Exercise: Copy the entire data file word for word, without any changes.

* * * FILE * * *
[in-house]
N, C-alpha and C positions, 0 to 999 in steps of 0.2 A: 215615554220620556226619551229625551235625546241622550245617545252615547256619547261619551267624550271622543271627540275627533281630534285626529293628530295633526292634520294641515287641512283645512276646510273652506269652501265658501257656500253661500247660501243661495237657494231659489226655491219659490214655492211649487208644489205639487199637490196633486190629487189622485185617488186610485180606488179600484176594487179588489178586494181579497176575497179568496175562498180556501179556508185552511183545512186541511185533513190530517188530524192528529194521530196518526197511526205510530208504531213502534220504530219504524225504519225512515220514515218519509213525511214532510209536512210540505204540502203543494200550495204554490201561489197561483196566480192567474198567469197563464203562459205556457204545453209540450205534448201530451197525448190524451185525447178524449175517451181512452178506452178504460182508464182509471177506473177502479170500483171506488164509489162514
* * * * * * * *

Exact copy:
[in-house]
N, C-alpha and C positions, 0 to 999 in steps of 0.2 A: 215615554220620556226619551229625551235625546241622550245617545252615547256619547261619551267624550271622543271627540275627533281630534285626529293628530295633526292634520294641515287641512283645512276646510273652506269652501265658501257656500253661500247660501243661495237657494231659489226655491219659490214655492211649487208644489205639487199637490196633486190629487189622485185617488186610485180606488179600484176594487179588489178586494181579497176575497179568496175562498180556501179556508185552511183545512186541511185533513190530517188530524192528529194521530196518526197511526205510530208504531213502534220504530219504524225504519225512515220514515218519509213525511214532510209536512210540505204540502203543494200550495204554490201561489197561483196566480192567474198567469197563464203562459205556457204545453209540450205534448201530451197525448190524451185525447178524449175517451181512452178506452178504460182508464182509471177506473177502479170500483171506488164509489162514